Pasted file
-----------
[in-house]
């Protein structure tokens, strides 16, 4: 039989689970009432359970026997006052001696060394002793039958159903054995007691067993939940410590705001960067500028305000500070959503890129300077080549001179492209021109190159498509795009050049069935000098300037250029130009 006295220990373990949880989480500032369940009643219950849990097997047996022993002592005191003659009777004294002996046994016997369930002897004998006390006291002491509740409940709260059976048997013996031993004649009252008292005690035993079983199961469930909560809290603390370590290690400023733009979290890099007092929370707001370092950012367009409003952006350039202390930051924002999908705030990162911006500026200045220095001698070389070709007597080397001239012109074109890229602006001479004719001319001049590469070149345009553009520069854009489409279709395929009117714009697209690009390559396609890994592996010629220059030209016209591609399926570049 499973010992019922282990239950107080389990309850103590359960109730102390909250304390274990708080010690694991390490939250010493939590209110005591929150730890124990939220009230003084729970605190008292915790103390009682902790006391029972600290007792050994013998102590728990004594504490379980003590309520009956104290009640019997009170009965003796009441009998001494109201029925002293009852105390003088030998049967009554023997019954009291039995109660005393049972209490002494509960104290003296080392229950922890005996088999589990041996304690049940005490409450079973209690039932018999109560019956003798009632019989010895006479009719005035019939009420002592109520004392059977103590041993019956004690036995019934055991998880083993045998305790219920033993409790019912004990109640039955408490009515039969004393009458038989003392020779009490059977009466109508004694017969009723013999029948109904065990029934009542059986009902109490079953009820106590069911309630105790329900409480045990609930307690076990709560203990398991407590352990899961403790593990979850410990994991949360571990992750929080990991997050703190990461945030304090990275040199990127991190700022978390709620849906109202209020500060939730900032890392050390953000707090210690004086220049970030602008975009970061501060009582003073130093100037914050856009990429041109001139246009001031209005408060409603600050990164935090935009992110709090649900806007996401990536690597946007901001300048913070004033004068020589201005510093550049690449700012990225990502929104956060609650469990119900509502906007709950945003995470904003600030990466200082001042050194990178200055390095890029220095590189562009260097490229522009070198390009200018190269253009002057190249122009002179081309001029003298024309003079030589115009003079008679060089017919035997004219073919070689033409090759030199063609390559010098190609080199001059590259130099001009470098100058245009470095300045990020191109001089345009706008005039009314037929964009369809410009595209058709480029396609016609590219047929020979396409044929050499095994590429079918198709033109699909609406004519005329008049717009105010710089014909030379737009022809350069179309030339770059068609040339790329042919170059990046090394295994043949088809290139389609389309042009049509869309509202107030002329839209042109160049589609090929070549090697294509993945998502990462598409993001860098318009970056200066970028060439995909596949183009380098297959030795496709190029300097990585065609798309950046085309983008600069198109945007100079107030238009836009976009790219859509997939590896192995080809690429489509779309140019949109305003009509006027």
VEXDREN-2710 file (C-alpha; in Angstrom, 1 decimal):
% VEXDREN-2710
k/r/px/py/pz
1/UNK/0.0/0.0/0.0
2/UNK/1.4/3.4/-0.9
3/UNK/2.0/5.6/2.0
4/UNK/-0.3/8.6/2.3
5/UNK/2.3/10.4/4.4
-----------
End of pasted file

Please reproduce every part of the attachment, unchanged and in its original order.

[in-house]
């Protein structure tokens, strides 16, 4: 039989689970009432359970026997006052001696060394002793039958159903054995007691067993939940410590705001960067500028305000500070959503890129300077080549001179492209021109190159498509795009050049069935000098300037250029130009 006295220990373990949880989480500032369940009643219950849990097997047996022993002592005191003659009777004294002996046994016997369930002897004998006390006291002491509740409940709260059976048997013996031993004649009252008292005690035993079983199961469930909560809290603390370590290690400023733009979290890099007092929370707001370092950012367009409003952006350039202390930051924002999908705030990162911006500026200045220095001698070389070709007597080397001239012109074109890229602006001479004719001319001049590469070149345009553009520069854009489409279709395929009117714009697209690009390559396609890994592996010629220059030209016209591609399926570049 499973010992019922282990239950107080389990309850103590359960109730102390909250304390274990708080010690694991390490939250010493939590209110005591929150730890124990939220009230003084729970605190008292915790103390009682902790006391029972600290007792050994013998102590728990004594504490379980003590309520009956104290009640019997009170009965003796009441009998001494109201029925002293009852105390003088030998049967009554023997019954009291039995109660005393049972209490002494509960104290003296080392229950922890005996088999589990041996304690049940005490409450079973209690039932018999109560019956003798009632019989010895006479009719005035019939009420002592109520004392059977103590041993019956004690036995019934055991998880083993045998305790219920033993409790019912004990109640039955408490009515039969004393009458038989003392020779009490059977009466109508004694017969009723013999029948109904065990029934009542059986009902109490079953009820106590069911309630105790329900409480045990609930307690076990709560203990398991407590352990899961403790593990979850410990994991949360571990992750929080990991997050703190990461945030304090990275040199990127991190700022978390709620849906109202209020500060939730900032890392050390953000707090210690004086220049970030602008975009970061501060009582003073130093100037914050856009990429041109001139246009001031209005408060409603600050990164935090935009992110709090649900806007996401990536690597946007901001300048913070004033004068020589201005510093550049690449700012990225990502929104956060609650469990119900509502906007709950945003995470904003600030990466200082001042050194990178200055390095890029220095590189562009260097490229522009070198390009200018190269253009002057190249122009002179081309001029003298024309003079030589115009003079008679060089017919035997004219073919070689033409090759030199063609390559010098190609080199001059590259130099001009470098100058245009470095300045990020191109001089345009706008005039009314037929964009369809410009595209058709480029396609016609590219047929020979396409044929050499095994590429079918198709033109699909609406004519005329008049717009105010710089014909030379737009022809350069179309030339770059068609040339790329042919170059990046090394295994043949088809290139389609389309042009049509869309509202107030002329839209042109160049589609090929070549090697294509993945998502990462598409993001860098318009970056200066970028060439995909596949183009380098297959030795496709190029300097990585065609798309950046085309983008600069198109945007100079107030238009836009976009790219859509997939590896192995080809690429489509779309140019949109305003009509006027």
VEXDREN-2710 file (C-alpha; in Angstrom, 1 decimal):
% VEXDREN-2710
k/r/px/py/pz
1/UNK/0.0/0.0/0.0
2/UNK/1.4/3.4/-0.9
3/UNK/2.0/5.6/2.0
4/UNK/-0.3/8.6/2.3
5/UNK/2.3/10.4/4.4